Earth Day is coming up. I suddenly realized that I had attended the very first earth day rally (in Pittsburgh) in 1970. There had been a modest attempt to get something going in 1969, but the big official day was first held in April of 1970. A U.S. Senator promoted it, lots of students and environmental types met in lots of cities. Apparently it has been celebrated every year since, although I confess I often don’t notice it at all.
I find that getting older can give me a certain amount of perspective if I take the time to reflect upon what I have seen in my life. So although I refuse to condone some of the fruit cake ideas that have been promoted under the banner of “environmentalism”, I certainly do want to confirm that it has been extremely important for us to clean up our act.
So here are a few facts from my childhood and teen years that would tend to indicate that things had gotten pretty bad before people woke up to the need to do better:
- Whooping cranes and brown pelicans were near extinction when I was a kid.
- I am told that sea otters were no longer seen off the west coast of the continental U.S.
- Lake Erie (near my home in Ohio) was declared biologically dead. It was so polluted that literally nothing could live in it except perhaps a few microorganisms that we would prefer to be free of.
- The Cuyahoga River, which flowed near my Ohio home and on into Lake Erie, actually caught fire as memorialized in the Randy Newman song “Burn On Big River”. It took many days to put the fire out. There was so much flammable toxic sludge on top of the river that pumping water from the river onto the flames could not extinguish it. As I recall, at least one bridge in Cleveland burned up as a result of the river fire.
- Alligators were nearly extinct in the swamps in Louisiana where I spend most of my childhood.
- Giant Condors were nearly extinct (I am not sure if they ever recovered).
- All the buildings on the Carnegie-Mellon U. campus (and elsewhere in Pittsburgh) were literally black with soot. At night I could see light from the blast furnaces in the valley below and the air smelled weird and left a funky metallic taste in my mouth.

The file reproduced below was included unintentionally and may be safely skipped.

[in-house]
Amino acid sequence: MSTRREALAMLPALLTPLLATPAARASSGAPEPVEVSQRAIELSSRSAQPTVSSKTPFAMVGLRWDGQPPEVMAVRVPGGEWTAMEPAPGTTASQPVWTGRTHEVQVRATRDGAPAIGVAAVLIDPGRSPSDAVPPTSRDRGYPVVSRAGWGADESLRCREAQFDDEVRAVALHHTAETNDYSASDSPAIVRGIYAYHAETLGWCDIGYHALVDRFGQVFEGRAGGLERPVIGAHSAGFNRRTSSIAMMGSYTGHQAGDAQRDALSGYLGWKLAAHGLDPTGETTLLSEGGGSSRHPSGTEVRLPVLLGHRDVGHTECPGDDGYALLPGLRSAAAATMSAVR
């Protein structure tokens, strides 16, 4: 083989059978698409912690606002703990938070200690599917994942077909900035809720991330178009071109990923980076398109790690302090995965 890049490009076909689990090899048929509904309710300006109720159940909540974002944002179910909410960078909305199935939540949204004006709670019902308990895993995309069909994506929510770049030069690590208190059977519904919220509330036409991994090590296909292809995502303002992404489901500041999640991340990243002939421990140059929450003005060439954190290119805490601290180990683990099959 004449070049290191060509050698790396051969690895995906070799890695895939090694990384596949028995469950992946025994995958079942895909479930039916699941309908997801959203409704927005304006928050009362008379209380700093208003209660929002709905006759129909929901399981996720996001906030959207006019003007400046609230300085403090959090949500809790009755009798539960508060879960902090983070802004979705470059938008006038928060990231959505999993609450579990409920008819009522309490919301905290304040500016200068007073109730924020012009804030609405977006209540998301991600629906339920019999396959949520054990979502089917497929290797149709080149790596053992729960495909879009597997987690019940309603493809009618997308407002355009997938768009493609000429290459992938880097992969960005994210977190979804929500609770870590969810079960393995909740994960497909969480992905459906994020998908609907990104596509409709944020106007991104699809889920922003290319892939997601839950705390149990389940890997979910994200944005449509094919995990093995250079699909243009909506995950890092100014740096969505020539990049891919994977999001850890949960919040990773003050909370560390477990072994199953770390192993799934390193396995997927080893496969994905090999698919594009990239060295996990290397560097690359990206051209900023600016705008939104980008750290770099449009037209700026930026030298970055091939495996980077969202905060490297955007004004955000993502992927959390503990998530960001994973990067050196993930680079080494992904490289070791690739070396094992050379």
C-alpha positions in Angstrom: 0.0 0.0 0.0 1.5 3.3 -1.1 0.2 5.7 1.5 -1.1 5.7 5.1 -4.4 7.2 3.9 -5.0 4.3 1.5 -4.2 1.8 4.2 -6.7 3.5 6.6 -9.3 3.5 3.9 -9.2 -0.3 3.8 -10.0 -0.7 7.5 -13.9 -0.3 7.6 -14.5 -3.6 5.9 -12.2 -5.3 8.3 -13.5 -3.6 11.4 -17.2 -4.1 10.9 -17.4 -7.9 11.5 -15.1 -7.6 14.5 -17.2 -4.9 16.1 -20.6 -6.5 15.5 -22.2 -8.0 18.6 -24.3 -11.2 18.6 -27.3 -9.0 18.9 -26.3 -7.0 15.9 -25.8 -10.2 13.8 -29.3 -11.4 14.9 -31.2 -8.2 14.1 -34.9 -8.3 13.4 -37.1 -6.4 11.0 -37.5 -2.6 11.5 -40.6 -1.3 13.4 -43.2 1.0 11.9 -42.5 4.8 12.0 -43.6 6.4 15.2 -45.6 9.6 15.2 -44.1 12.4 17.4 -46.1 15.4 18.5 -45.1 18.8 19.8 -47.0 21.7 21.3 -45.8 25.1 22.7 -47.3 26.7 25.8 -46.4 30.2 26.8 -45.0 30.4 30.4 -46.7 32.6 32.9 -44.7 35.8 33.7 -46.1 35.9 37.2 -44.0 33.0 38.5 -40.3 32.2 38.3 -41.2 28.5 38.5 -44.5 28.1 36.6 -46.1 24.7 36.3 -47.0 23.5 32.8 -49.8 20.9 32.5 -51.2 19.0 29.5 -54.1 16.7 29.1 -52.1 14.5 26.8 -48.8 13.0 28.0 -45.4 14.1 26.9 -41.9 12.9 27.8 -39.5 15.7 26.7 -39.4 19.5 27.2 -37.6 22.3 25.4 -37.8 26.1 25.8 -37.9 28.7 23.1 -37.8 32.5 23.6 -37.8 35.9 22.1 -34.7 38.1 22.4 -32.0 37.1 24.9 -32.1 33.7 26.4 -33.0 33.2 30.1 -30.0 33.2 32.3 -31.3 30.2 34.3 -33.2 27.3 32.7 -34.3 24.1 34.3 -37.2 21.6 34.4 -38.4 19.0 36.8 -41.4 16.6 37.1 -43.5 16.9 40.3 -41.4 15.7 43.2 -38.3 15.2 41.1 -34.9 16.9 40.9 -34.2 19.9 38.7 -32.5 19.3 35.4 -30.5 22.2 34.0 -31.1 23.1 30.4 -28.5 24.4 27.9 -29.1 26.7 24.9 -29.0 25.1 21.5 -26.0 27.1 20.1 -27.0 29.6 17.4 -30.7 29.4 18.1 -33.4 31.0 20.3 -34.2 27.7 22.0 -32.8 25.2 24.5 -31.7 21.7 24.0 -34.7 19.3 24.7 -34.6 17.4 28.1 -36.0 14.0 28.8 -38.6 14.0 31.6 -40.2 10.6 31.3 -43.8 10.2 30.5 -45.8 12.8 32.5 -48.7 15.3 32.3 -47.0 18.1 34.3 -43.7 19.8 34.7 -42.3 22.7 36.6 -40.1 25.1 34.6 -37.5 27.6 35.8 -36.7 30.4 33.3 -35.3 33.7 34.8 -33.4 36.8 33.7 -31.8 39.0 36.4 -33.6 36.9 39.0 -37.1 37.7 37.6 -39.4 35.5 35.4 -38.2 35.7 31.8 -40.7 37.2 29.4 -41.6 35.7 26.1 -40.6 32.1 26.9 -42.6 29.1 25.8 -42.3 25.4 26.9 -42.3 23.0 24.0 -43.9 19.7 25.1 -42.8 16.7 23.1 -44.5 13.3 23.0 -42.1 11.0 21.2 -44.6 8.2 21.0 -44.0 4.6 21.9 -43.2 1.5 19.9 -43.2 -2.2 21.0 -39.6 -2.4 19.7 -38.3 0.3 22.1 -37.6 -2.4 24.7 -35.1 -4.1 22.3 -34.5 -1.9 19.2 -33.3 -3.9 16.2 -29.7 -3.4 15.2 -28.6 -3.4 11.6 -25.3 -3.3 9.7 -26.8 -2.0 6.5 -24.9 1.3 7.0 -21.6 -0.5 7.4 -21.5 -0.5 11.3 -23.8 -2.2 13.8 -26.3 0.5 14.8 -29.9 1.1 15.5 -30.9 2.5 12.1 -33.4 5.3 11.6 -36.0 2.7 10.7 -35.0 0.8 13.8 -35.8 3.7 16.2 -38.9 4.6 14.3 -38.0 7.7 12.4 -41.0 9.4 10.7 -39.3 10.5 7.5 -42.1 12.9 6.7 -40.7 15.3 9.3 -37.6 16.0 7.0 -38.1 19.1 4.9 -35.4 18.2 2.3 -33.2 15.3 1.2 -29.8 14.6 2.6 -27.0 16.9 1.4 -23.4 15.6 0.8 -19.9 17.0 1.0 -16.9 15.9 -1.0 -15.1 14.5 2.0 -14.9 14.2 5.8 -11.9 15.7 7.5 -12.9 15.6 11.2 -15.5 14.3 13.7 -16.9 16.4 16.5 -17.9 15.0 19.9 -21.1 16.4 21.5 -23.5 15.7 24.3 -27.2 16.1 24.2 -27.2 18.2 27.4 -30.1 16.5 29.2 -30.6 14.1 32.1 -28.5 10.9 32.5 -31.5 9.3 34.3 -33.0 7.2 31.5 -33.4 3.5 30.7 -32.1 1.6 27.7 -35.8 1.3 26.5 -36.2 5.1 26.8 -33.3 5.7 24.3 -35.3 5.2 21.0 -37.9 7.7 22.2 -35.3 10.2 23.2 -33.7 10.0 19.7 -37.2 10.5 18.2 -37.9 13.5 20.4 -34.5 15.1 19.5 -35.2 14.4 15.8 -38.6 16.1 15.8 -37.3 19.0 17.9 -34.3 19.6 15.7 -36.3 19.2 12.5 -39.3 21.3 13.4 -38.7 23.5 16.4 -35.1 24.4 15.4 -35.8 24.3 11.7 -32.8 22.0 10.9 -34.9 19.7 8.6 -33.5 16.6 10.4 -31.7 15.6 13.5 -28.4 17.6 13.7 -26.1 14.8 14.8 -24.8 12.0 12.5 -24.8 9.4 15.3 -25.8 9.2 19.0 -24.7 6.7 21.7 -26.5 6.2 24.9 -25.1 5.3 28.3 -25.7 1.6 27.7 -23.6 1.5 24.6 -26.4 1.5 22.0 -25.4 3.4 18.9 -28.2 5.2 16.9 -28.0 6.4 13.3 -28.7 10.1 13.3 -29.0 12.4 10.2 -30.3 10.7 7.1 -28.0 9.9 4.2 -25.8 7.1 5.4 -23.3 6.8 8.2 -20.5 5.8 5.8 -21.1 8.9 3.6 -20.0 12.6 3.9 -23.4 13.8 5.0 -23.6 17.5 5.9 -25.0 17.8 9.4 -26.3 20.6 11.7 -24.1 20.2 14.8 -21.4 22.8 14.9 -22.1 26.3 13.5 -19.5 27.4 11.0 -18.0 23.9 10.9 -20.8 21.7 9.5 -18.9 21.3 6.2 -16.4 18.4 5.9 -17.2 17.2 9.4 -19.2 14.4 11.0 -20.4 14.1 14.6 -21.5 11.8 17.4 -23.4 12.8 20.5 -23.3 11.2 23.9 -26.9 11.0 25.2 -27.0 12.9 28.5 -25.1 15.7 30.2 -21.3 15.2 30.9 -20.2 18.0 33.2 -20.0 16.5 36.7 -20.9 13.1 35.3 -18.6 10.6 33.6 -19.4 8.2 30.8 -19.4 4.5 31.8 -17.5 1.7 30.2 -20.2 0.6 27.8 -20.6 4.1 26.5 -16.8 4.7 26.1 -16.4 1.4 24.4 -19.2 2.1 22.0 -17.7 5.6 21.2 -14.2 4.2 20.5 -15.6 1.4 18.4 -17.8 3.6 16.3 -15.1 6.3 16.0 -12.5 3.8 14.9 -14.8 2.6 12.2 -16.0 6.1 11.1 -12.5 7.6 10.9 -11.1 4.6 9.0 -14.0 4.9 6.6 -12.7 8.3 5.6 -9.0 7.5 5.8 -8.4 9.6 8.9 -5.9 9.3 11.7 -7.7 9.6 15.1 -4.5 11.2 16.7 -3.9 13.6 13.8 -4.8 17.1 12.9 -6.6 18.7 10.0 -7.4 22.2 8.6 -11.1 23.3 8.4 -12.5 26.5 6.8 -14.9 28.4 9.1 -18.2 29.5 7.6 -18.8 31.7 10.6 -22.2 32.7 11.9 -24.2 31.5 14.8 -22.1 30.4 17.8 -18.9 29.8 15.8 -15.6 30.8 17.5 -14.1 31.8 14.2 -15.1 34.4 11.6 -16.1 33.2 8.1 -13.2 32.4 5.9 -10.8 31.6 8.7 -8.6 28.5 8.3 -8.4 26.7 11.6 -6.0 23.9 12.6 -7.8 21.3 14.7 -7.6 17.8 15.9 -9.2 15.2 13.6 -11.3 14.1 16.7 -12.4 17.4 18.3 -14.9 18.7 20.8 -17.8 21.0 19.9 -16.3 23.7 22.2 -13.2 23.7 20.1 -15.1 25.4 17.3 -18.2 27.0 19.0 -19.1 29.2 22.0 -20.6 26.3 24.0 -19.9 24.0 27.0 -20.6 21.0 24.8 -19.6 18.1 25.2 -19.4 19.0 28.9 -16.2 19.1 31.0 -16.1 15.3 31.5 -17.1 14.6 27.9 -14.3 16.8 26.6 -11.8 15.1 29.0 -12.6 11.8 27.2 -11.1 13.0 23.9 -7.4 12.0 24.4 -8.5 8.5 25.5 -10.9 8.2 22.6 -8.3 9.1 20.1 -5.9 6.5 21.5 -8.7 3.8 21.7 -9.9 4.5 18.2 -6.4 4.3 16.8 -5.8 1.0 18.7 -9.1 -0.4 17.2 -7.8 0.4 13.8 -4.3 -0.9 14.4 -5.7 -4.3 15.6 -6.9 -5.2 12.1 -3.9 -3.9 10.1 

These items are not the result of exhaustive research. In fact, they are simple everyday items I remember from my relatively uniformed childhood.
- Lake Erie is now a sport fishery.
- Some of the nearly extinct species rebounded.
- Alligators are now common enough to be a pest in the southern U.S.
- The air in Pittsburgh is relatively clean and most of the older buildings have been sandblasted back to their original stone or cement color.
So thirty years of pollution controls, superfund clean ups, automobile exhaust regulations, and much more have made a very positive difference. As we are willing to spend a bit of money on it, I am sure we can do much more. Yes, I want to make it a priority to feed hungry people and to spread the gospel. I would just like to make it a bit less of a priority to have a lot of the kind of crap that people like me buy and consume. I am positively swimming in a sea of possessions and I keep buying more. Paying for pollution clean up is a weird sort of thing. You don’t get cool catalogues which trick you into parting with your money to pay for nuclear waste disposal or sulfur dioxide scrubbers. You don’t see T.V. ads with scantily clad women draped all over some guy who just bought a lower emissions car. Pollution clean up is mostly done with taxes and regulations which most companies and many individuals find onerous, at least at first. And since we are a democracy, the whole regulations and taxes thing is a very, very messy, inefficient process. However, judging by the environmental status of African dictatorships or former Soviet block countries, democracy and bridled capitalism may be the best government and economic system we have to work with.
Take heart. Even on this sin cursed earth, prior to Jesus’ return, progress can be and has been made. Pray that each one of us will become just a bit wiser about how to spend our time and money.